Each second the exchange publishes imbalance messages, which are “snapshots” of the auction book, including paired quantity, imbalance quantity, reference price and near indicative clearing price [2, 3]. Near indicative clearing price indicates a tentative auction price where the current auction book and the continuous book would clear against each other. As additional orders are added to the auction book, the near indicative clearing price will change, reflecting the impact of those newly added orders. The change of imbalance quantity captures the “net flow” of auction eligible orders. However, the imbalance quantity is the unexecuted quantity at the current reference price, while the reference price floats with the market NBBO. In other words, each imbalance message only gives us a glimpse of the order imbalance through the “open window” of the reference price. In order to gain a full understanding of the order imbalance, it is imperative to string those “snapshots” together. By leveraging those insights, we develop a linear impact model and a proprietary algorithm to estimate the market impact coefficients for open/close auctions.
Figure 1. Close Market Impact – Relationship between Coefficient and Auction Volume
The richness of imbalance messages increases with auction volume. As a result, the impact model of stocks with active auction trading is statistically more significant than that of stocks with less auction activities. We calibrate stock-specific market impact coefficients for all Russell 3000 stocks, and then we recalibrate them on a quarterly basis. We have found a strong correlation between a given stock’s average auction volume and its market impact coefficient. As shown in Figure 1, on a log-log scale, market impact coefficient and auction volume exhibit a clear negative linear relationship. Using this finding, we create a model that relates the market impact coefficient to the auction volume and then use it to estimate the market impact coefficient for stocks outside the Russell 3000.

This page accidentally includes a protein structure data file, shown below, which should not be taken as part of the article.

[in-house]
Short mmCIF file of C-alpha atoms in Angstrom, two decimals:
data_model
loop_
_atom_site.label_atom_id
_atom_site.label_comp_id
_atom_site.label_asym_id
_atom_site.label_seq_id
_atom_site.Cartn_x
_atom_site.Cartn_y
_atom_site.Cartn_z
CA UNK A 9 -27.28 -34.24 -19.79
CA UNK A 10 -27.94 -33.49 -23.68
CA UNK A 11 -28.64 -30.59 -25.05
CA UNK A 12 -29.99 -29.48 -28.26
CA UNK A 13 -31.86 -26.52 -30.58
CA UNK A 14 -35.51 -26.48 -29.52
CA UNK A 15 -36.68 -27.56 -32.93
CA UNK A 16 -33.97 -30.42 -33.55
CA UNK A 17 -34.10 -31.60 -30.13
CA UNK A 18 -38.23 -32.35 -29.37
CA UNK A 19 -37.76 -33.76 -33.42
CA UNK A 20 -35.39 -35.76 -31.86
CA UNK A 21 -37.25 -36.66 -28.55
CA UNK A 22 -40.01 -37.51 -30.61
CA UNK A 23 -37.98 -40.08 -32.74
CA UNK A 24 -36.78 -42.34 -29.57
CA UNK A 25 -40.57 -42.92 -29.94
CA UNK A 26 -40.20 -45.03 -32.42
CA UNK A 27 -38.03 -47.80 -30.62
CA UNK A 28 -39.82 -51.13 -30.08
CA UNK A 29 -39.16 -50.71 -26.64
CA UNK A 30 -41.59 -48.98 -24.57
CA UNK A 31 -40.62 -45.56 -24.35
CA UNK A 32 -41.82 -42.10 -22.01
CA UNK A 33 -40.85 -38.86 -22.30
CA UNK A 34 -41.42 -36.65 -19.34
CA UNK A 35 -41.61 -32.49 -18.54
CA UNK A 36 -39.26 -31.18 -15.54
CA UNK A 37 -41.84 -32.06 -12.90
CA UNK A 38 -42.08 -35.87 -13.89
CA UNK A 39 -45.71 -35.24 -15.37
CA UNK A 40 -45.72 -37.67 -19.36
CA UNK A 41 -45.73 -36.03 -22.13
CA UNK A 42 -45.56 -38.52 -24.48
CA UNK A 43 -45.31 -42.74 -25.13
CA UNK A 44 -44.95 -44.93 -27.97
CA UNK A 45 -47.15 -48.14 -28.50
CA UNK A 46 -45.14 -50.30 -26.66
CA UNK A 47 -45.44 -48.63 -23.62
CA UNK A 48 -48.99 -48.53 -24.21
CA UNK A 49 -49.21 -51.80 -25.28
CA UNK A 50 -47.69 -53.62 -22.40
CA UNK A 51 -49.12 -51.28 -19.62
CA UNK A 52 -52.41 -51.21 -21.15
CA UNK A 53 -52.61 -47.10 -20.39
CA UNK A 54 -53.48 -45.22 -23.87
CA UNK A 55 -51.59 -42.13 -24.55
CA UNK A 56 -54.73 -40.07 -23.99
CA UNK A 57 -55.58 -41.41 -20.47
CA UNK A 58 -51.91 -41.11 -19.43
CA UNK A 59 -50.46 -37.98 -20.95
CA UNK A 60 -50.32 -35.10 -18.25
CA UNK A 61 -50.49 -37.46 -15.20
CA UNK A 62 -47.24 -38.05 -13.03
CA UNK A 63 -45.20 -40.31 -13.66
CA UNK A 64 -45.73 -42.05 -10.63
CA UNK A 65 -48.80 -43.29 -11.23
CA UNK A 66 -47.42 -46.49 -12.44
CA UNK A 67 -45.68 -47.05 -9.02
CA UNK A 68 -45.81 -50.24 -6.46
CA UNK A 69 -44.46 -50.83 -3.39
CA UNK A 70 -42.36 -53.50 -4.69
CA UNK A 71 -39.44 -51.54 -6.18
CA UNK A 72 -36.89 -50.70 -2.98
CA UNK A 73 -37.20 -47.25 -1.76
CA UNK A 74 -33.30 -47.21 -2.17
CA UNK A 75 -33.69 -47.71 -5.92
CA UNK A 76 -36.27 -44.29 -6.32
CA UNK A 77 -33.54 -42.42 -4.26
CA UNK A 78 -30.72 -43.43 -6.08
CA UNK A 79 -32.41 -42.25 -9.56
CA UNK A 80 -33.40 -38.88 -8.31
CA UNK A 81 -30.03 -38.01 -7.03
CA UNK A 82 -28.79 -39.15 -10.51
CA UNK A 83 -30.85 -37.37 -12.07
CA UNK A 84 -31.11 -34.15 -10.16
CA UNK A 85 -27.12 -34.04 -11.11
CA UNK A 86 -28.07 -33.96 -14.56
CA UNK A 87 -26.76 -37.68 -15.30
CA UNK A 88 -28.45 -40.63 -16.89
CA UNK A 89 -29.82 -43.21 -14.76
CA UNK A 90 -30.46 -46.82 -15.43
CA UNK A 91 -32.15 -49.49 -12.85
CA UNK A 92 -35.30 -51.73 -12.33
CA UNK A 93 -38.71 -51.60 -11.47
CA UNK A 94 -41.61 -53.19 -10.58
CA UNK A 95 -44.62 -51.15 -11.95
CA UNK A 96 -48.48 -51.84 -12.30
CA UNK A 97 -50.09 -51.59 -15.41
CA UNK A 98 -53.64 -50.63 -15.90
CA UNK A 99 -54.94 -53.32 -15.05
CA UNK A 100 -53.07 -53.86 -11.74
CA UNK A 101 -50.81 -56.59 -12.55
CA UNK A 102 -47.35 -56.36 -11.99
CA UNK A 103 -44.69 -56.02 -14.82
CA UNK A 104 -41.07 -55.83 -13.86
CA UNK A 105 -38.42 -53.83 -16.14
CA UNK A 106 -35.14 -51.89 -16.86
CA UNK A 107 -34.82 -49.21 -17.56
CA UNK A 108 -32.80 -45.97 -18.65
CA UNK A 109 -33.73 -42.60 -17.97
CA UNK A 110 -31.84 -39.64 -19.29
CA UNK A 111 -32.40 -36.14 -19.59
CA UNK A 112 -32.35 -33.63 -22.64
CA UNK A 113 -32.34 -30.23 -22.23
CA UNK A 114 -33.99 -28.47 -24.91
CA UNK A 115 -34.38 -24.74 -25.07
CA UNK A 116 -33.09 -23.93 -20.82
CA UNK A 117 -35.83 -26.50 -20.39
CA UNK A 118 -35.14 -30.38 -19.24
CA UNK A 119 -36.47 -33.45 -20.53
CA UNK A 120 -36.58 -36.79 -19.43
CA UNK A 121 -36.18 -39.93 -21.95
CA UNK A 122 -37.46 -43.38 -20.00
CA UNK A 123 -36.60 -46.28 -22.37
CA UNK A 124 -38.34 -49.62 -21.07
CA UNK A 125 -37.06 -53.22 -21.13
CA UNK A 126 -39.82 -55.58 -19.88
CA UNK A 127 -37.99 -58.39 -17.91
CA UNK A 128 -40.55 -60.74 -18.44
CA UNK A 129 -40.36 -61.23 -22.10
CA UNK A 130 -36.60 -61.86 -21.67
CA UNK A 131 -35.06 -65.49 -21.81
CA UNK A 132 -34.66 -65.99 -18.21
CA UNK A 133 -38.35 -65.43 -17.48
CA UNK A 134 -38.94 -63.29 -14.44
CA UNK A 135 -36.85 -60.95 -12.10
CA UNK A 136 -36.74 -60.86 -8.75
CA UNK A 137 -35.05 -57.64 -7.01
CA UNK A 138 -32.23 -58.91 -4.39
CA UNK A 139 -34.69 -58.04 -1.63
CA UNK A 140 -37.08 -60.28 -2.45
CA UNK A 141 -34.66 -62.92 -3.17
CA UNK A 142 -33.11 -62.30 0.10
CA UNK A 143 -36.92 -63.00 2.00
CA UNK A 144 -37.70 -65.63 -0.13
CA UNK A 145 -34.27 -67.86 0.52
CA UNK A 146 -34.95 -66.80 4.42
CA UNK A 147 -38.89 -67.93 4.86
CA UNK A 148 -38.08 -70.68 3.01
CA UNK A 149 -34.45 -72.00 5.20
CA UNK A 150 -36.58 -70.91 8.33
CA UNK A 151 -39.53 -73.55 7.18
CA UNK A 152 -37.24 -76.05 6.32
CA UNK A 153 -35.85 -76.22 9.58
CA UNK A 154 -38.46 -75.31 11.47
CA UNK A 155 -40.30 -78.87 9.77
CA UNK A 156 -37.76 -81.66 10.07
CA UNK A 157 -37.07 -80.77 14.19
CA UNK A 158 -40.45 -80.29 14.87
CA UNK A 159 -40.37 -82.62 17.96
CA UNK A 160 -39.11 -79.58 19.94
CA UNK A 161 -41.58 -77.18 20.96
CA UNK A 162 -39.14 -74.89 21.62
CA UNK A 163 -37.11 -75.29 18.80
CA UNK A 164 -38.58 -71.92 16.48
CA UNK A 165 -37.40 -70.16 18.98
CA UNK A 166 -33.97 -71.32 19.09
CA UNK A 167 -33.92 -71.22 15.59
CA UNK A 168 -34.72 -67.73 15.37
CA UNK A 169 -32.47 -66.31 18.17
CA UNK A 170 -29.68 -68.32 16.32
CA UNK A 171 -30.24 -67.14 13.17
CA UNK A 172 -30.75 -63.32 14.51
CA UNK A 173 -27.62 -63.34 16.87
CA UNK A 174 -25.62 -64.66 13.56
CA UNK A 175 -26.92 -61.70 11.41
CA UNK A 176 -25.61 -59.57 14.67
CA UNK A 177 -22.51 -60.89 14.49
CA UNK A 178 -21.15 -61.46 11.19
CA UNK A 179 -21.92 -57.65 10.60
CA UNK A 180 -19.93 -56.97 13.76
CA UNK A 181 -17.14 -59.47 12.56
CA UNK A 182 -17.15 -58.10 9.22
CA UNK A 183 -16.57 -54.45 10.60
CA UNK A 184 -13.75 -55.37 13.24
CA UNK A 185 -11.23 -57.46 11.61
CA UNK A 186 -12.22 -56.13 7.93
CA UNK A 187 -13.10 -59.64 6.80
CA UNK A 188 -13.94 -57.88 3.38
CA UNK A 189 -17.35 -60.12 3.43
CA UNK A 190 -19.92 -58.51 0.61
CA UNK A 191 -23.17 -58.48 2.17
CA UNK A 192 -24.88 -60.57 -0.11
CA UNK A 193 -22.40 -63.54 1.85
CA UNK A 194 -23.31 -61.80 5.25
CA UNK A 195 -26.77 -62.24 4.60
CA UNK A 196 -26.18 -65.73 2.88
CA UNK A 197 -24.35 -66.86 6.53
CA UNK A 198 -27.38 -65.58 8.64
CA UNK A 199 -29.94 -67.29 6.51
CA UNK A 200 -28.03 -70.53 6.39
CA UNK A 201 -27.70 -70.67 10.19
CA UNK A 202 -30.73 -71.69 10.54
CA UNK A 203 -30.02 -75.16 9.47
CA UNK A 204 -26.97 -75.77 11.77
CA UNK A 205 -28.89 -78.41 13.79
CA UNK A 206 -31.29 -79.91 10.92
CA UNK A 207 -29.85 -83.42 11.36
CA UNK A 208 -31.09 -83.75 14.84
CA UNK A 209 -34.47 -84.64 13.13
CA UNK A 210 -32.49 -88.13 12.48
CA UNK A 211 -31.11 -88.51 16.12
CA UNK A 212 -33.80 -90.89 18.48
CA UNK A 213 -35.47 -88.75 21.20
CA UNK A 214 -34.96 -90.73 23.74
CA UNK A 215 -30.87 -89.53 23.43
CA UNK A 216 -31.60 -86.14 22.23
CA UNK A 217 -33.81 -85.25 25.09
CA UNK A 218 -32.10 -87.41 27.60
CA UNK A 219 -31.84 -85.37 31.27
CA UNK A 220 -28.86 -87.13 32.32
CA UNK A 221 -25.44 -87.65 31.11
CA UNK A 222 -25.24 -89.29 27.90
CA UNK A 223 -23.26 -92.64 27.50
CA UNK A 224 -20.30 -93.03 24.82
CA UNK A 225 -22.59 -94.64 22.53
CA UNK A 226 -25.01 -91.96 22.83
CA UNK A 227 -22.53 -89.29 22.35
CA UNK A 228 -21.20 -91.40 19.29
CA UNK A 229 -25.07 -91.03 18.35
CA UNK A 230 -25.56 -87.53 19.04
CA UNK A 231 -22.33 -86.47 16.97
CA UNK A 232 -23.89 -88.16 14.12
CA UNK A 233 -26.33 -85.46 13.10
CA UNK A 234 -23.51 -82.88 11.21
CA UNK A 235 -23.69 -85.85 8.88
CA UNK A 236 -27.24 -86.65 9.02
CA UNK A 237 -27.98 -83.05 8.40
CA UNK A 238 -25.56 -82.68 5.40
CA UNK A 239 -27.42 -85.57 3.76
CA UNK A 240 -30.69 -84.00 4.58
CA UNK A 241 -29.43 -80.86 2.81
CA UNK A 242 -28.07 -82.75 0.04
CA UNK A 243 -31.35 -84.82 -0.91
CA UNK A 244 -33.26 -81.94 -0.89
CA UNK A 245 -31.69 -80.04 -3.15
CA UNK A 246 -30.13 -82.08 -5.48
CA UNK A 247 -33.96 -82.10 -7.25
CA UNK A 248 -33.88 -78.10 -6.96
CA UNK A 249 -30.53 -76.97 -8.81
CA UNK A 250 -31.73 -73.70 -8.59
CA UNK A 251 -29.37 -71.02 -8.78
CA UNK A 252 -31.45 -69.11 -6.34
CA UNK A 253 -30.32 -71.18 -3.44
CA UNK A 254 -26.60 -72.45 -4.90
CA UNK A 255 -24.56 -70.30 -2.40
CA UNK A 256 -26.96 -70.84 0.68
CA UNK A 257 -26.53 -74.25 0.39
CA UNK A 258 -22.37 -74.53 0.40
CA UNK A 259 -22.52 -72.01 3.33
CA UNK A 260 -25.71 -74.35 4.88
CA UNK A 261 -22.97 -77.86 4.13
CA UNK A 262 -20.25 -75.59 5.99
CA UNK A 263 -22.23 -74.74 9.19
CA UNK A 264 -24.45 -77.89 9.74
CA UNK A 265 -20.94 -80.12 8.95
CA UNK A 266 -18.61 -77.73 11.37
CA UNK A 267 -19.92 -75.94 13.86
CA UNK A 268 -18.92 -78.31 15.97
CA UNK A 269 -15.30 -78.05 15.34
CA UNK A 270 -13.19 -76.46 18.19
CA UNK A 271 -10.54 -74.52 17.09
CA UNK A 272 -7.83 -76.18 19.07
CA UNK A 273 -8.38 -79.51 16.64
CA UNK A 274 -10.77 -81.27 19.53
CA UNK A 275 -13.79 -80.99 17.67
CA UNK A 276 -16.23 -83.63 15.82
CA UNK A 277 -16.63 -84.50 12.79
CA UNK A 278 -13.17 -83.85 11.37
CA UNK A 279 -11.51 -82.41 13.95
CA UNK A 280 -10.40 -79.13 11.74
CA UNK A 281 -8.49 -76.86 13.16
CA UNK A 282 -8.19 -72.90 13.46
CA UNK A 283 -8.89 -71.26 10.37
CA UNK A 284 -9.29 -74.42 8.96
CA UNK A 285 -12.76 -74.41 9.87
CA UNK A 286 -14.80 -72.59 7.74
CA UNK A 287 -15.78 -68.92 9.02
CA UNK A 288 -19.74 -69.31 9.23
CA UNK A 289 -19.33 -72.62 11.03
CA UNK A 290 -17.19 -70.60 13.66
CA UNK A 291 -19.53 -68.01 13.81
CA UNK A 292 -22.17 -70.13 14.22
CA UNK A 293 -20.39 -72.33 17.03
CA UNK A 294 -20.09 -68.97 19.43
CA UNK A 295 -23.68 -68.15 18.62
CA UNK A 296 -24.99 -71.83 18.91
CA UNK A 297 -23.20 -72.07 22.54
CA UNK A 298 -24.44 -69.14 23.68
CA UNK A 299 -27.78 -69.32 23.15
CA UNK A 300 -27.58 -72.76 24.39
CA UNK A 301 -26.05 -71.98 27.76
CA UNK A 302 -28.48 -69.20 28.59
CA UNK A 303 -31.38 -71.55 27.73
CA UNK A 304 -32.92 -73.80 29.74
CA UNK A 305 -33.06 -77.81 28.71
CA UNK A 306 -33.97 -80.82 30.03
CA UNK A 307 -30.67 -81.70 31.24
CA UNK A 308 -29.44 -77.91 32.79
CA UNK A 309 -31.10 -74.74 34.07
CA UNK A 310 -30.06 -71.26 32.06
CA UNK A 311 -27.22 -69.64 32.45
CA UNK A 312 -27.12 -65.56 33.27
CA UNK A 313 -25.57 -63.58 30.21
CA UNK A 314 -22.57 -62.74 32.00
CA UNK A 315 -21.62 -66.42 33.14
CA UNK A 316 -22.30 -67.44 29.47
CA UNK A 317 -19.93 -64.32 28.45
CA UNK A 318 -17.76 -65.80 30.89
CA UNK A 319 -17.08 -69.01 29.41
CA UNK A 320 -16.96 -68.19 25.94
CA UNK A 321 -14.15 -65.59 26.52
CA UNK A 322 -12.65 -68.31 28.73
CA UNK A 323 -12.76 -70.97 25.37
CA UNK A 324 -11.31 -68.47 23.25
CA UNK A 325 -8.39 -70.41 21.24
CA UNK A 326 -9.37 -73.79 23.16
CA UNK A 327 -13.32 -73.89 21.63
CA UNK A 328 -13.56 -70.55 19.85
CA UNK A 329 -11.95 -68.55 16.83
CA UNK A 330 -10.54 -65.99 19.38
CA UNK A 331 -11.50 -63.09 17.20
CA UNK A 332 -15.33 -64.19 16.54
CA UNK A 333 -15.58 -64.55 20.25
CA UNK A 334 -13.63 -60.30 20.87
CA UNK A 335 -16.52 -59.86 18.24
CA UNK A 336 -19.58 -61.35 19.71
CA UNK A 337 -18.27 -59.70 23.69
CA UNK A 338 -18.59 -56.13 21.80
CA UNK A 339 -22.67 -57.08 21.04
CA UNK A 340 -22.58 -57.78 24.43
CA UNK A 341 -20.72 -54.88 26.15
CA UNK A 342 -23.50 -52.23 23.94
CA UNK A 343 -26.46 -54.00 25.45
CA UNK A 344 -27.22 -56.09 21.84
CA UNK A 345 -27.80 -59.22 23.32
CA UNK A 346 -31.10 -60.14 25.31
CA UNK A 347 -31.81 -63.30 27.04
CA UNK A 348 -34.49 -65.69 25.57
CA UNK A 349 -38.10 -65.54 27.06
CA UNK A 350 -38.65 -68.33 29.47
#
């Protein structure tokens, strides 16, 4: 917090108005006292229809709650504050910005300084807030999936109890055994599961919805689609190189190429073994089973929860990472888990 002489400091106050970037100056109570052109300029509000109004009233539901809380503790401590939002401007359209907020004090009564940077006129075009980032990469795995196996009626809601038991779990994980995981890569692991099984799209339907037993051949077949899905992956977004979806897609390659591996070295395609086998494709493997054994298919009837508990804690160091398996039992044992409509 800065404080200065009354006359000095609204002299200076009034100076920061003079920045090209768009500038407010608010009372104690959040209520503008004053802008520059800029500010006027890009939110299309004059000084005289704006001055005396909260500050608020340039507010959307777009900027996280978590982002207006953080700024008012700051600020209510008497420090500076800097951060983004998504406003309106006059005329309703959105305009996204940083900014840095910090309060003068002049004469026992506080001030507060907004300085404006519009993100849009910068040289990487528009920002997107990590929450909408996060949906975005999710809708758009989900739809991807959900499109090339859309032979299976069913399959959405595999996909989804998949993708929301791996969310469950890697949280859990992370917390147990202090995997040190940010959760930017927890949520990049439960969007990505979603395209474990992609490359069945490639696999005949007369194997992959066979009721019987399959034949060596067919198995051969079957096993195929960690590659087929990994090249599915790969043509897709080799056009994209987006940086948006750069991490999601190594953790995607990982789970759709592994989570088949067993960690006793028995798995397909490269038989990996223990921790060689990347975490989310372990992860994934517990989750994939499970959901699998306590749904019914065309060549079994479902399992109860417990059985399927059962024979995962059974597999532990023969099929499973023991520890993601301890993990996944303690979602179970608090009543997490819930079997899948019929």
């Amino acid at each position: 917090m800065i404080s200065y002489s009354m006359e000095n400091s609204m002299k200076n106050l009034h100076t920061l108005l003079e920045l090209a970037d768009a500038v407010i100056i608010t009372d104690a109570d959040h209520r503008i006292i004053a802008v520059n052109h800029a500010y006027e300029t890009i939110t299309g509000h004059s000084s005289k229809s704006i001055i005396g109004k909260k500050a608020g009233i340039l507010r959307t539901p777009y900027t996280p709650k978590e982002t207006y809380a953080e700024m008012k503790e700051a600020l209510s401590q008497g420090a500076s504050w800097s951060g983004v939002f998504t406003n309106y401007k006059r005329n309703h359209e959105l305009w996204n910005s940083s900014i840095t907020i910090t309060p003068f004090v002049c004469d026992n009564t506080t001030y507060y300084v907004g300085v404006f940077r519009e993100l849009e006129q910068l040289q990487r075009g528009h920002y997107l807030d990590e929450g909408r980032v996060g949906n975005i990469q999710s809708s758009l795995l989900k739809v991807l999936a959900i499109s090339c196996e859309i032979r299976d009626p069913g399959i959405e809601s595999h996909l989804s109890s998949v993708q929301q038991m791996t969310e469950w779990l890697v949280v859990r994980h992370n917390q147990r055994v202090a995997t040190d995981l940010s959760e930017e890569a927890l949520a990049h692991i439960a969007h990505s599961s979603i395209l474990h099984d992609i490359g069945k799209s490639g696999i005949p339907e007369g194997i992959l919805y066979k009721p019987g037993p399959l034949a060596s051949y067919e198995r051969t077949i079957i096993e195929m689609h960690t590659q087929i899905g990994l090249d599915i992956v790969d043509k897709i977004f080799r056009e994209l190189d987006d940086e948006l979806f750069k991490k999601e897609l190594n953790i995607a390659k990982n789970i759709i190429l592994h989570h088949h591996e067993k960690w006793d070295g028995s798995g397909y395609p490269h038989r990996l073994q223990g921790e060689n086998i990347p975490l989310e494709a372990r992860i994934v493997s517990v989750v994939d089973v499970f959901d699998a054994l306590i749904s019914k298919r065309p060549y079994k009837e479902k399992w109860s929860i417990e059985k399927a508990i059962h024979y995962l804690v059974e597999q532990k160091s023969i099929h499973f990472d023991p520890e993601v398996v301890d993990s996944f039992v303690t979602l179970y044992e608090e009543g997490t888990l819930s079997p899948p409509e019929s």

Figure 2. Market Impact Comparison
To give some concrete examples of the market impact estimation, let us look at some hypothetical orders with size equivalent to 30% of the last five minutes volume of the continuous session for four stocks. The market impact cost estimations for open/close auction are shown in Figure 2. For comparison, the market impact cost for the corresponding continuous session estimated by our proprietary model  is also shown. For illustration purposes, order sizes of those examples are chosen based on the stocks’ liquidity, so that the market impact cost estimates have similar orders of magnitude. We observe that for all stocks, the market impact cost at the open auction is greater than at the close auction. In addition, the relative value of the impact cost for auctions compared to the continuous session varies from stock to stock.